During her negotiations with Japan, Russia did not expect the Japanese to go to war. After all, Japan was a newly emergent country, whose naval officers might have been trained in Britain and her army officers in Germany, but several of those officers had begun their careers wearing armor and brandishing swords. The Russian army, by contrast, saw itself as among the world's most powerful. But as it turned out, while the Japanese may have been incapable of sustaining a lengthy, drawn-out war, they were able to achieve victory in a shorter, more locally contained conflict.

Having successfully financed roughly half of the costs of the Sino-Japanese War with war bonds, and having received indemnities from China which covered the full cost of the war and then half over again, many in the Japanese government and big business felt a war with Russia could be relatively easily financed as well. Even if the war were to cost as much as 300-400 million yen - twice as much as that with China - it was believed the economic growth of the intervening years would be sufficient to allow the private sector (e.g. people & corporations buying war bonds) to help cover the costs of the war. However, as early as April 1904, with the war already underway, the government anticipated an annual military budget of 580 million yen.[2]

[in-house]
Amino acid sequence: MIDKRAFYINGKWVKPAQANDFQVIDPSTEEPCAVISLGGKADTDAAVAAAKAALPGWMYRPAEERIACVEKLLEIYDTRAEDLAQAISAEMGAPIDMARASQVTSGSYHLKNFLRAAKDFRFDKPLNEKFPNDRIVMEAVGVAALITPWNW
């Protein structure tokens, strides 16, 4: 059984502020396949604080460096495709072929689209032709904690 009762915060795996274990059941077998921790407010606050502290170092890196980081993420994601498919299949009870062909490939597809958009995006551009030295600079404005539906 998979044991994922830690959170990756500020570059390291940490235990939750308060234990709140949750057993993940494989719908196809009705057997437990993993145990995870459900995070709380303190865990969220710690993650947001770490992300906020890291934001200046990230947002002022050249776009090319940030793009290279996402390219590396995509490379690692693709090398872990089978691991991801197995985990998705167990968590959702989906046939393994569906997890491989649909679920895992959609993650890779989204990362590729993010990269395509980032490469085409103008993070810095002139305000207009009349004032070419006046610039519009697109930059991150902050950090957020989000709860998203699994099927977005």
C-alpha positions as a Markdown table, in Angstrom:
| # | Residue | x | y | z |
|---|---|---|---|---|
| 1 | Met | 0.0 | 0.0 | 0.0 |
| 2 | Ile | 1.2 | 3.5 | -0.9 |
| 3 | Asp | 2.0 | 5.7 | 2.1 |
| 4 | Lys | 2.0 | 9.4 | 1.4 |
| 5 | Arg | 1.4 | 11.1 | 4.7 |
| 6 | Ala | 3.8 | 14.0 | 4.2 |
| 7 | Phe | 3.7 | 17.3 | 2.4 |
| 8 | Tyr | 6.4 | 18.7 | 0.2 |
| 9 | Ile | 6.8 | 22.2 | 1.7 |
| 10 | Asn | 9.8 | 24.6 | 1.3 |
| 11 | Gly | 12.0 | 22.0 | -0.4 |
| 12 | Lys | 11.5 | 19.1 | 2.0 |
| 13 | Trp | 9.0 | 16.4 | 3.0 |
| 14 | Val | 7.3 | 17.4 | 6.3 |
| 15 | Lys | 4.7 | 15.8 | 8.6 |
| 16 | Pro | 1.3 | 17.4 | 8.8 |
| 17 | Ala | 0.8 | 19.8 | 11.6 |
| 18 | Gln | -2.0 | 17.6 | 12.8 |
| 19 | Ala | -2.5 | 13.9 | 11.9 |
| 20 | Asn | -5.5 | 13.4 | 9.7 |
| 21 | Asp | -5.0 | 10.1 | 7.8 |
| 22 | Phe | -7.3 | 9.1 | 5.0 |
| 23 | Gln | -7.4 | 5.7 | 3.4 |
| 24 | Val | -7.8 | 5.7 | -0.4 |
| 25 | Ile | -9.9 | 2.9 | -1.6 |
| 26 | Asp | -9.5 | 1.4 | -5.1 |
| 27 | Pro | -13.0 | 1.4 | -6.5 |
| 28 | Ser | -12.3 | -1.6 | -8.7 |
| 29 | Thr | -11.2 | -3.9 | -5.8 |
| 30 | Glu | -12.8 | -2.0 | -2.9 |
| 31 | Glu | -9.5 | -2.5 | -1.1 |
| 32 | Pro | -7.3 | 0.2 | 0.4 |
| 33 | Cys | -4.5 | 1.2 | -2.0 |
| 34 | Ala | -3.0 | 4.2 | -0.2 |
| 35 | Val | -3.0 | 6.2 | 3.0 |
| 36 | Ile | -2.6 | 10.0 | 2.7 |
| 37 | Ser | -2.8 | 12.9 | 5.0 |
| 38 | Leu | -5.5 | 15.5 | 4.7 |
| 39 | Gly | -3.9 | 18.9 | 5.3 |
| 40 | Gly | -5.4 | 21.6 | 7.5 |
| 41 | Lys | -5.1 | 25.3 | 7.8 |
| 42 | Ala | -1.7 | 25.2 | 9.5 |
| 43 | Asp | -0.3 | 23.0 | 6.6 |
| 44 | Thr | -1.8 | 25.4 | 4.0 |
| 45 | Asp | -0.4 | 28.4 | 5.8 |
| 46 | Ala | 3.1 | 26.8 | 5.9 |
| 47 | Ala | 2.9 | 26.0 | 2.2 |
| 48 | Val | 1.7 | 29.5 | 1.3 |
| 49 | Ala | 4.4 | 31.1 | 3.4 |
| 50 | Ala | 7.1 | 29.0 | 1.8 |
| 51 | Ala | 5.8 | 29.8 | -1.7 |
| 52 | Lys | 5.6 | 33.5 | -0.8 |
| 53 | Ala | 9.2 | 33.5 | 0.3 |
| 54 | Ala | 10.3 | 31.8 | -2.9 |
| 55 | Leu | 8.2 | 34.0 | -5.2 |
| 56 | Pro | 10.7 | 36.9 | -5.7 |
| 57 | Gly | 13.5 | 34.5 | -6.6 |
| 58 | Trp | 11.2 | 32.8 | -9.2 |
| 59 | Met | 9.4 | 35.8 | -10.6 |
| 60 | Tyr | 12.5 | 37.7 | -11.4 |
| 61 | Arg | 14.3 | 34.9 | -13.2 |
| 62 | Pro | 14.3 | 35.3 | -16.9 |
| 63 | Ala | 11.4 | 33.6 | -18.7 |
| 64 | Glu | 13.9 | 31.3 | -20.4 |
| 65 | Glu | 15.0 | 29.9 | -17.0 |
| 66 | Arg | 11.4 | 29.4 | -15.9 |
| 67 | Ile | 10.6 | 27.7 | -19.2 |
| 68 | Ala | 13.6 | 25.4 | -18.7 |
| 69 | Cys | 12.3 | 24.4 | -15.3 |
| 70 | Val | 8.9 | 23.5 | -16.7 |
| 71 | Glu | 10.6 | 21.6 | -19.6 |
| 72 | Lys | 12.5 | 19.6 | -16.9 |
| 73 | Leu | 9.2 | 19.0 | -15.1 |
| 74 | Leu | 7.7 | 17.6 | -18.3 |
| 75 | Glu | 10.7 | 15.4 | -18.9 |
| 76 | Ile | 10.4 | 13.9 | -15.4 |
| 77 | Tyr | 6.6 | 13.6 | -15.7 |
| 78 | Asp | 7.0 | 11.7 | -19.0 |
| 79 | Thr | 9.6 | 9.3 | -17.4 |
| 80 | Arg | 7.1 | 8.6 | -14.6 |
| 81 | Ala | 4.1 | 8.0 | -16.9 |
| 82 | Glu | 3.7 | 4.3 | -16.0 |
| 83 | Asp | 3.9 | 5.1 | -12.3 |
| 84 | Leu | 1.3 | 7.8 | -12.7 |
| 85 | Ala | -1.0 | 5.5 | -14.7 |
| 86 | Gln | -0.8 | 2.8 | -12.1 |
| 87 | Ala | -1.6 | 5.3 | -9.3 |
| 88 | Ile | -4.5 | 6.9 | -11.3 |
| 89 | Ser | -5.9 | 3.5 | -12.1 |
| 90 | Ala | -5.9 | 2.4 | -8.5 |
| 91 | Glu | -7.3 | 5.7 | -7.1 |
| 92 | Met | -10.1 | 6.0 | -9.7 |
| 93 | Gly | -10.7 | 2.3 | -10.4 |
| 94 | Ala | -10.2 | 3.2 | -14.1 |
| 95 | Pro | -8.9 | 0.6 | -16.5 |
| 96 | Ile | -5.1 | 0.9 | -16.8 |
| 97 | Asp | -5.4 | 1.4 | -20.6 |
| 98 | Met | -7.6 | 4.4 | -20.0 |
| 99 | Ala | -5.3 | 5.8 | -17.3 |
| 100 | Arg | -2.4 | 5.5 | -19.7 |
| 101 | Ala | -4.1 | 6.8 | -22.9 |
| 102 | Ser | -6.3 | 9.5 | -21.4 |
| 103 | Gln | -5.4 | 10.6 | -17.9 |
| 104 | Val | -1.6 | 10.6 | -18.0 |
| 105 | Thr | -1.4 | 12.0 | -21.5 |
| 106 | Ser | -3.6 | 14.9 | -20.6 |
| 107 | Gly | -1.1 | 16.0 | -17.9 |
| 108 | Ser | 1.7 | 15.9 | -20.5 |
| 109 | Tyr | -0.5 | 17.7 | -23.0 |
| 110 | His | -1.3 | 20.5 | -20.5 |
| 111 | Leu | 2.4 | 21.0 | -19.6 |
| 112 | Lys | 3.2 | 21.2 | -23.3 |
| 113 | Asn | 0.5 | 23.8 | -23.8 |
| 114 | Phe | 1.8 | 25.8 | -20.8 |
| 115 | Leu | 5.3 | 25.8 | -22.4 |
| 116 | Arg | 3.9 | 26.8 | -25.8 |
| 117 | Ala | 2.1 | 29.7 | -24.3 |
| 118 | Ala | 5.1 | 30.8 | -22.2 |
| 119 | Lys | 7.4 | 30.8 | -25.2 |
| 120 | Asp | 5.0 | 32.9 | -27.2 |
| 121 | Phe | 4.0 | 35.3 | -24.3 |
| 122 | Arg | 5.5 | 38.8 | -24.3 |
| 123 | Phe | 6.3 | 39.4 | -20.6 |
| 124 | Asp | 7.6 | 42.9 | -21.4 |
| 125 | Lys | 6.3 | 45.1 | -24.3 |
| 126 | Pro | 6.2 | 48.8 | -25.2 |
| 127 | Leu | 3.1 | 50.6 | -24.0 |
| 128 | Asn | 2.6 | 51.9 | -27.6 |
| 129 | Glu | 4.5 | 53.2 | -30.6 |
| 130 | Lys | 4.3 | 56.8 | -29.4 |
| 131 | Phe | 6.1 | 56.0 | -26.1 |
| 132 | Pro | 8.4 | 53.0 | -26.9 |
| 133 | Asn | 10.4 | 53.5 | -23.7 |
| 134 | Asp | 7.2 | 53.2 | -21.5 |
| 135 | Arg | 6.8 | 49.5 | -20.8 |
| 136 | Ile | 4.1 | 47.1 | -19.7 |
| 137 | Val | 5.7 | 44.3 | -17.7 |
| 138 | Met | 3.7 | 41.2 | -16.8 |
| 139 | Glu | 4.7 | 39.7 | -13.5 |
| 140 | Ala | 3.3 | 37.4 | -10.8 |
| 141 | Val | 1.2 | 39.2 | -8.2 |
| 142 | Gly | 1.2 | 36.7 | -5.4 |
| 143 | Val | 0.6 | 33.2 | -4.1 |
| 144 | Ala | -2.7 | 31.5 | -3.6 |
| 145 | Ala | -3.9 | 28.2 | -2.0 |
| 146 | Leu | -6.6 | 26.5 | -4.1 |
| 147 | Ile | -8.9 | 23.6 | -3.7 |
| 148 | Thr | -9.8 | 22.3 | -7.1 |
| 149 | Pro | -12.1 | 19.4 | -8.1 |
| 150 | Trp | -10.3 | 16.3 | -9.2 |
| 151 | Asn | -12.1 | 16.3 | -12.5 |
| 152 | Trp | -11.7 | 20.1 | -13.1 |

War

The war was fought both on land (chiefly in Manchuria) and at sea. The Japanese won early victories on land, pushing back the Russians during heavy fighting, and managed, over the course of two battles, to destroy nearly the entirety of the Russian naval fleet. This was accomplished in large part by attacking the Russian Navy in port at Port Arthur prior to the official declaration of war; England's chief contribution to the war, as Japan's ally, was to then deny Russia access to the Suez Canal, forcing those portions of the Russian Navy based in Europe to take the lengthy journey around Africa in order to join the conflict. This Baltic Fleet completed the majority of its 18,000 mile journey before the fighting was over, before meeting defeat at the hands of the Japanese navy in the Straits of Tsushima. Of the 35 ships in the Baltic Fleet, only four successfully reached Vladivostok.

Aftermath